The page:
In his opinion the research results also provide a new approach to the importance of fruit and vegetables in our diet.

"If we followed the National Swedish Food Administration's recommendation and ate 500 g of fruit and vegetables per person per day it would definitely be better for our stomachs.

Joel Petersson's thesis is being scrutinised at Uppsala University on 9 May.

Joel Petersson | alfa
Further information:
http://publications.uu.se/theses/abstract.xsql?dbid=8624
http://www.uu.se

More articles from Health and Medicine:

nachricht Second cause of hidden hearing loss identified
20.02.2017 | Michigan Medicine - University of Michigan

nachricht Prospect for more effective treatment of nerve pain
20.02.2017 | Universität Zürich

All articles from Health and Medicine >>>

The most recent press releases about innovation >>>

Die letzten 5 Focus-News des innovations-reports im Überblick:

Im Focus: Breakthrough with a chain of gold atoms

In the field of nanoscience, an international team of physicists with participants from Konstanz has achieved a breakthrough in understanding heat transport

In the field of nanoscience, an international team of physicists with participants from Konstanz has achieved a breakthrough in understanding heat transport

Im Focus: DNA repair: a new letter in the cell alphabet

Results reveal how discoveries may be hidden in scientific “blind spots”

Cells need to repair damaged DNA in our genes to prevent the development of cancer and other diseases. Our cells therefore activate and send “repair-proteins”...

Im Focus: Dresdner scientists print tomorrow’s world

The Fraunhofer IWS Dresden and Technische Universität Dresden inaugurated their jointly operated Center for Additive Manufacturing Dresden (AMCD) with a festive ceremony on February 7, 2017. Scientists from various disciplines perform research on materials, additive manufacturing processes and innovative technologies, which build up components in a layer by layer process. This technology opens up new horizons for component design and combinations of functions. For example during fabrication, electrical conductors and sensors are already able to be additively manufactured into components. They provide information about stress conditions of a product during operation.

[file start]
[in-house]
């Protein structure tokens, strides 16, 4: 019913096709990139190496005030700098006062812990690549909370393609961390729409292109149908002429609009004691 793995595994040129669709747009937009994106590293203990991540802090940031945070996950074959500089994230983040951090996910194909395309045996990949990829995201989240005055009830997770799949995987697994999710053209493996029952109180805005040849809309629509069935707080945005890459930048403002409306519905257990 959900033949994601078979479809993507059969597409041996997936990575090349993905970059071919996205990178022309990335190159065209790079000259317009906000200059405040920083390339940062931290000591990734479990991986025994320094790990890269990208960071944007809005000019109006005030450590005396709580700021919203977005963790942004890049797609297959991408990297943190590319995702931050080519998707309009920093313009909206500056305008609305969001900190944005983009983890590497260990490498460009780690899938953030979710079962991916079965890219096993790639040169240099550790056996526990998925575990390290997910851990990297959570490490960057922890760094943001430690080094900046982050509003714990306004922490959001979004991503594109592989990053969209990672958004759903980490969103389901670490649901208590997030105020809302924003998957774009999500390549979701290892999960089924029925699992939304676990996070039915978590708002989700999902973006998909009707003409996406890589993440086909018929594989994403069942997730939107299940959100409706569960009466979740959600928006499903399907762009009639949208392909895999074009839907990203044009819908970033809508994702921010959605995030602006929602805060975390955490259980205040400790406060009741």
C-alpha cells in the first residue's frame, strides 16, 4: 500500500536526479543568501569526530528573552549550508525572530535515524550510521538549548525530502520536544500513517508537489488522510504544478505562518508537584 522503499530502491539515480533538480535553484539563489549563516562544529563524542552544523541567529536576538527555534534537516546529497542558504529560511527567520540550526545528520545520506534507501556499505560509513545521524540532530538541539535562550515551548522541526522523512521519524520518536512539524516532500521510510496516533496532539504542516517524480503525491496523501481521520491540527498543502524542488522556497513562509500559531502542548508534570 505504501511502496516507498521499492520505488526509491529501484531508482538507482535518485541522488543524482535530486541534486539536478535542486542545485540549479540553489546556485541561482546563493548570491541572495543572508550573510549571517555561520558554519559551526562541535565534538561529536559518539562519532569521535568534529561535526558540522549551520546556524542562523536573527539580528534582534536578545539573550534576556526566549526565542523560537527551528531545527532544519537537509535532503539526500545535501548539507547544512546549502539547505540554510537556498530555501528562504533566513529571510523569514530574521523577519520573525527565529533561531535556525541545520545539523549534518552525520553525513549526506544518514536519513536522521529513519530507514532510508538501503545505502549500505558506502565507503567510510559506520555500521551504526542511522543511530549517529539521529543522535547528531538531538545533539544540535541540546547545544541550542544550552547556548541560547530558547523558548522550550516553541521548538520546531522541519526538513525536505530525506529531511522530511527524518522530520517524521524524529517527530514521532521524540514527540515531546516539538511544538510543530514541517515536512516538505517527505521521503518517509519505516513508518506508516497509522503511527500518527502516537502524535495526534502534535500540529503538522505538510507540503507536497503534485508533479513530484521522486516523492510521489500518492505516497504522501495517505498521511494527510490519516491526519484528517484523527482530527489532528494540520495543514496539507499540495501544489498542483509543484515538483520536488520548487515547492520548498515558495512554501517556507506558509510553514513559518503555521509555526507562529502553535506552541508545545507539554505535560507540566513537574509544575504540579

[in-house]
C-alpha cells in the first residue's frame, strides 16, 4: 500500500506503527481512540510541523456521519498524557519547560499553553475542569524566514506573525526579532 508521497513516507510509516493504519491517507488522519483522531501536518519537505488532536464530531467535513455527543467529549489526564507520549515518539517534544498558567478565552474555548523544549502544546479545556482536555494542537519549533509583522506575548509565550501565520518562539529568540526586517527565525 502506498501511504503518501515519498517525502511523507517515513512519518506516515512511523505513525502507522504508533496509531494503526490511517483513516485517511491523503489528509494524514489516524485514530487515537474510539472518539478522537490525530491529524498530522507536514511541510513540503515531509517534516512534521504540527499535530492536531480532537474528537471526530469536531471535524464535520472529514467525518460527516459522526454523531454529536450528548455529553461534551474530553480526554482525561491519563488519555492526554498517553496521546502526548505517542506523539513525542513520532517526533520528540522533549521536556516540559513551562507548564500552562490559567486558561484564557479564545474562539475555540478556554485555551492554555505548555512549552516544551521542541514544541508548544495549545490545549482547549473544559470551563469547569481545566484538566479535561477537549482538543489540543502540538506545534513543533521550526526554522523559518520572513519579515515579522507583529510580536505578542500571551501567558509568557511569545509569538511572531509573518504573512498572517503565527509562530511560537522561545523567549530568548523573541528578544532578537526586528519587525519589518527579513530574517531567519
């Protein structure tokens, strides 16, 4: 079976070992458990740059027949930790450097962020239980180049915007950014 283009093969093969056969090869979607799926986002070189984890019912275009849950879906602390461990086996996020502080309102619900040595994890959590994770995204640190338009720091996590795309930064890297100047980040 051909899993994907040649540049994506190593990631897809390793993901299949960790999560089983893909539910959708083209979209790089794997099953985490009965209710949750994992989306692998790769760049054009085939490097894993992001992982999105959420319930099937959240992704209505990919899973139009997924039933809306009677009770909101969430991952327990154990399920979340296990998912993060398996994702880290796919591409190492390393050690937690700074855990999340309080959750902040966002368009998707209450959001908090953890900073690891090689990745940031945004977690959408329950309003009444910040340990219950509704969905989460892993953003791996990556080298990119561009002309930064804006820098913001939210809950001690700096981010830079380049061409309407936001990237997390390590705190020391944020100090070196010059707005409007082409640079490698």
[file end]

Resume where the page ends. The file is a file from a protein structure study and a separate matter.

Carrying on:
The 3D-printing technology, or additive manufacturing as it is often called, has long made the step out of scientific research laboratories into industrial...

Im Focus: Mimicking nature's cellular architectures via 3-D printing

Research offers new level of control over the structure of 3-D printed materials

Nature does amazing things with limited design materials. Grass, for example, can support its own weight, resist strong wind loads, and recover after being...

Im Focus: Three Magnetic States for Each Hole

Nanometer-scale magnetic perforated grids could create new possibilities for computing. Together with international colleagues, scientists from the Helmholtz Zentrum Dresden-Rossendorf (HZDR) have shown how a cobalt grid can be reliably programmed at room temperature. In addition they discovered that for every hole ("antidot") three magnetic states can be configured. The results have been published in the journal "Scientific Reports".

Physicist Dr. Rantej Bali from the HZDR, together with scientists from Singapore and Australia, designed a special grid structure in a thin layer of cobalt in...

All Focus news of the innovation-report >>>

Anzeige

Anzeige

Event News

Booth and panel discussion – The Lindau Nobel Laureate Meetings at the AAAS 2017 Annual Meeting

13.02.2017 | Event News

Complex Loading versus Hidden Reserves

10.02.2017 | Event News

International Conference on Crystal Growth in Freiburg

09.02.2017 | Event News

 
Latest News

Switched-on DNA

20.02.2017 | Materials Sciences

Second cause of hidden hearing loss identified

20.02.2017 | Health and Medicine

Prospect for more effective treatment of nerve pain

20.02.2017 | Health and Medicine

VideoLinks
B2B-VideoLinks
More VideoLinks >>>